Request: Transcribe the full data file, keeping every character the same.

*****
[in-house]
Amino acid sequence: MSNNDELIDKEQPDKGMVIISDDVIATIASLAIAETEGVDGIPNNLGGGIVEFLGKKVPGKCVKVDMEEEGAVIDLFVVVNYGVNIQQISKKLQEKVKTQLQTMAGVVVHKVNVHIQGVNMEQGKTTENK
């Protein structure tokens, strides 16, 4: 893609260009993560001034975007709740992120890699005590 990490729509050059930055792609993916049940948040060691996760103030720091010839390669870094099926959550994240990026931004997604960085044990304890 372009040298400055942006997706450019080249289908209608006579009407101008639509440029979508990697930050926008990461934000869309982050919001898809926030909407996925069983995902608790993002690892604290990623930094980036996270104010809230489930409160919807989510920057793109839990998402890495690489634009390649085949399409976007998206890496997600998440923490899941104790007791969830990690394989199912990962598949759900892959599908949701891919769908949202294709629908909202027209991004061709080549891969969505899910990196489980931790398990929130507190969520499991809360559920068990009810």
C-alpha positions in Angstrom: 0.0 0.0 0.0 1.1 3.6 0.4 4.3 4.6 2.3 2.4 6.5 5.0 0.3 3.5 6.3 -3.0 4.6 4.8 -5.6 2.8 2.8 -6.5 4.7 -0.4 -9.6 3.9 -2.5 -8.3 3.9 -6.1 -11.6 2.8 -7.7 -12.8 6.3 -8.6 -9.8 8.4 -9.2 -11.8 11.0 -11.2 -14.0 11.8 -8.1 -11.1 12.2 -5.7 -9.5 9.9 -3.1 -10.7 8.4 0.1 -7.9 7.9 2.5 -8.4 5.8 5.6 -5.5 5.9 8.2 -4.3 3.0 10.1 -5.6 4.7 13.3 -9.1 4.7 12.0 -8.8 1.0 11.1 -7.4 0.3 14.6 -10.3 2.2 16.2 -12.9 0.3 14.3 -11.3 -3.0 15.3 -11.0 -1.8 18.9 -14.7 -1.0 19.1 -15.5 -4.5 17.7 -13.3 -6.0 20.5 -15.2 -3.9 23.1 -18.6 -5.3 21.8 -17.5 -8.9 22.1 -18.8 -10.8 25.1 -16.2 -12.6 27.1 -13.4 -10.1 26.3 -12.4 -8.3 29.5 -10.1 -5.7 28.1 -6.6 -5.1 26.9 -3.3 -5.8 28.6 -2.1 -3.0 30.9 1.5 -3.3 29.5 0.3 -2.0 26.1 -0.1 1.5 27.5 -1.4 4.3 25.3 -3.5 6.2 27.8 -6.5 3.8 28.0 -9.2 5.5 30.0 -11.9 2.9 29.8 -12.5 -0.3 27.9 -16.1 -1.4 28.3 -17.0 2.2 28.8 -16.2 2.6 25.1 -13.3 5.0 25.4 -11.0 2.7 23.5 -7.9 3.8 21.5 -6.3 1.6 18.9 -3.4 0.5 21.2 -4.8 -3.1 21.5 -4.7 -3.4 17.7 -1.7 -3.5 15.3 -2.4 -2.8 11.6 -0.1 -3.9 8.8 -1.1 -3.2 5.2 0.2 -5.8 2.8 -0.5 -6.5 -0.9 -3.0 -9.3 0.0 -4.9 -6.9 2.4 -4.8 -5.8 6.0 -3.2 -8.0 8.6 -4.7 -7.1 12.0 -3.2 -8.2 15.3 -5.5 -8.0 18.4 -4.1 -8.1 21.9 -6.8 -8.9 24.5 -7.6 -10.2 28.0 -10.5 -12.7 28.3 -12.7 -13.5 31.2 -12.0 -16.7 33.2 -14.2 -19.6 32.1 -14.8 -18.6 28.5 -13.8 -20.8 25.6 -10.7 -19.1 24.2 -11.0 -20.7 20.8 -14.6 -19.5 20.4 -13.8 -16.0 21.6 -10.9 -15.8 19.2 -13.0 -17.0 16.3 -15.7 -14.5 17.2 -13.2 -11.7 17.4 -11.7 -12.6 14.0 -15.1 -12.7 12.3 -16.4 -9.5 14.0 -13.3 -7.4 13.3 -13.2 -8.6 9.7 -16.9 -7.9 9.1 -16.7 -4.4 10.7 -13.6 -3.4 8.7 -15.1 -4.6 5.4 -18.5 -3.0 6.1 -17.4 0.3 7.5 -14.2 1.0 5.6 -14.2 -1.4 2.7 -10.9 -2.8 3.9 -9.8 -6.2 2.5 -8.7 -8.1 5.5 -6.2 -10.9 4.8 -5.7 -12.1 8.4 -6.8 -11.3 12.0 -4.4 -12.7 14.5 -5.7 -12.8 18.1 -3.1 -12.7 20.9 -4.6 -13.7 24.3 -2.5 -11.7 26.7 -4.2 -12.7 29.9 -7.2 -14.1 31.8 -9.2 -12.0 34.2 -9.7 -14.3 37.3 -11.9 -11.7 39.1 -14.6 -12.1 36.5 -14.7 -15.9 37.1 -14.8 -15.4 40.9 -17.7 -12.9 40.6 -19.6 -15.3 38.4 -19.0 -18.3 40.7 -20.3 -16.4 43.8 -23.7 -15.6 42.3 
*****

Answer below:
[in-house]
Amino acid sequence: MSNNDELIDKEQPDKGMVIISDDVIATIASLAIAETEGVDGIPNNLGGGIVEFLGKKVPGKCVKVDMEEEGAVIDLFVVVNYGVNIQQISKKLQEKVKTQLQTMAGVVVHKVNVHIQGVNMEQGKTTENK
């Protein structure tokens, strides 16, 4: 893609260009993560001034975007709740992120890699005590 990490729509050059930055792609993916049940948040060691996760103030720091010839390669870094099926959550994240990026931004997604960085044990304890 372009040298400055942006997706450019080249289908209608006579009407101008639509440029979508990697930050926008990461934000869309982050919001898809926030909407996925069983995902608790993002690892604290990623930094980036996270104010809230489930409160919807989510920057793109839990998402890495690489634009390649085949399409976007998206890496997600998440923490899941104790007791969830990690394989199912990962598949759900892959599908949701891919769908949202294709629908909202027209991004061709080549891969969505899910990196489980931790398990929130507190969520499991809360559920068990009810």
C-alpha positions in Angstrom: 0.0 0.0 0.0 1.1 3.6 0.4 4.3 4.6 2.3 2.4 6.5 5.0 0.3 3.5 6.3 -3.0 4.6 4.8 -5.6 2.8 2.8 -6.5 4.7 -0.4 -9.6 3.9 -2.5 -8.3 3.9 -6.1 -11.6 2.8 -7.7 -12.8 6.3 -8.6 -9.8 8.4 -9.2 -11.8 11.0 -11.2 -14.0 11.8 -8.1 -11.1 12.2 -5.7 -9.5 9.9 -3.1 -10.7 8.4 0.1 -7.9 7.9 2.5 -8.4 5.8 5.6 -5.5 5.9 8.2 -4.3 3.0 10.1 -5.6 4.7 13.3 -9.1 4.7 12.0 -8.8 1.0 11.1 -7.4 0.3 14.6 -10.3 2.2 16.2 -12.9 0.3 14.3 -11.3 -3.0 15.3 -11.0 -1.8 18.9 -14.7 -1.0 19.1 -15.5 -4.5 17.7 -13.3 -6.0 20.5 -15.2 -3.9 23.1 -18.6 -5.3 21.8 -17.5 -8.9 22.1 -18.8 -10.8 25.1 -16.2 -12.6 27.1 -13.4 -10.1 26.3 -12.4 -8.3 29.5 -10.1 -5.7 28.1 -6.6 -5.1 26.9 -3.3 -5.8 28.6 -2.1 -3.0 30.9 1.5 -3.3 29.5 0.3 -2.0 26.1 -0.1 1.5 27.5 -1.4 4.3 25.3 -3.5 6.2 27.8 -6.5 3.8 28.0 -9.2 5.5 30.0 -11.9 2.9 29.8 -12.5 -0.3 27.9 -16.1 -1.4 28.3 -17.0 2.2 28.8 -16.2 2.6 25.1 -13.3 5.0 25.4 -11.0 2.7 23.5 -7.9 3.8 21.5 -6.3 1.6 18.9 -3.4 0.5 21.2 -4.8 -3.1 21.5 -4.7 -3.4 17.7 -1.7 -3.5 15.3 -2.4 -2.8 11.6 -0.1 -3.9 8.8 -1.1 -3.2 5.2 0.2 -5.8 2.8 -0.5 -6.5 -0.9 -3.0 -9.3 0.0 -4.9 -6.9 2.4 -4.8 -5.8 6.0 -3.2 -8.0 8.6 -4.7 -7.1 12.0 -3.2 -8.2 15.3 -5.5 -8.0 18.4 -4.1 -8.1 21.9 -6.8 -8.9 24.5 -7.6 -10.2 28.0 -10.5 -12.7 28.3 -12.7 -13.5 31.2 -12.0 -16.7 33.2 -14.2 -19.6 32.1 -14.8 -18.6 28.5 -13.8 -20.8 25.6 -10.7 -19.1 24.2 -11.0 -20.7 20.8 -14.6 -19.5 20.4 -13.8 -16.0 21.6 -10.9 -15.8 19.2 -13.0 -17.0 16.3 -15.7 -14.5 17.2 -13.2 -11.7 17.4 -11.7 -12.6 14.0 -15.1 -12.7 12.3 -16.4 -9.5 14.0 -13.3 -7.4 13.3 -13.2 -8.6 9.7 -16.9 -7.9 9.1 -16.7 -4.4 10.7 -13.6 -3.4 8.7 -15.1 -4.6 5.4 -18.5 -3.0 6.1 -17.4 0.3 7.5 -14.2 1.0 5.6 -14.2 -1.4 2.7 -10.9 -2.8 3.9 -9.8 -6.2 2.5 -8.7 -8.1 5.5 -6.2 -10.9 4.8 -5.7 -12.1 8.4 -6.8 -11.3 12.0 -4.4 -12.7 14.5 -5.7 -12.8 18.1 -3.1 -12.7 20.9 -4.6 -13.7 24.3 -2.5 -11.7 26.7 -4.2 -12.7 29.9 -7.2 -14.1 31.8 -9.2 -12.0 34.2 -9.7 -14.3 37.3 -11.9 -11.7 39.1 -14.6 -12.1 36.5 -14.7 -15.9 37.1 -14.8 -15.4 40.9 -17.7 -12.9 40.6 -19.6 -15.3 38.4 -19.0 -18.3 40.7 -20.3 -16.4 43.8 -23.7 -15.6 42.3 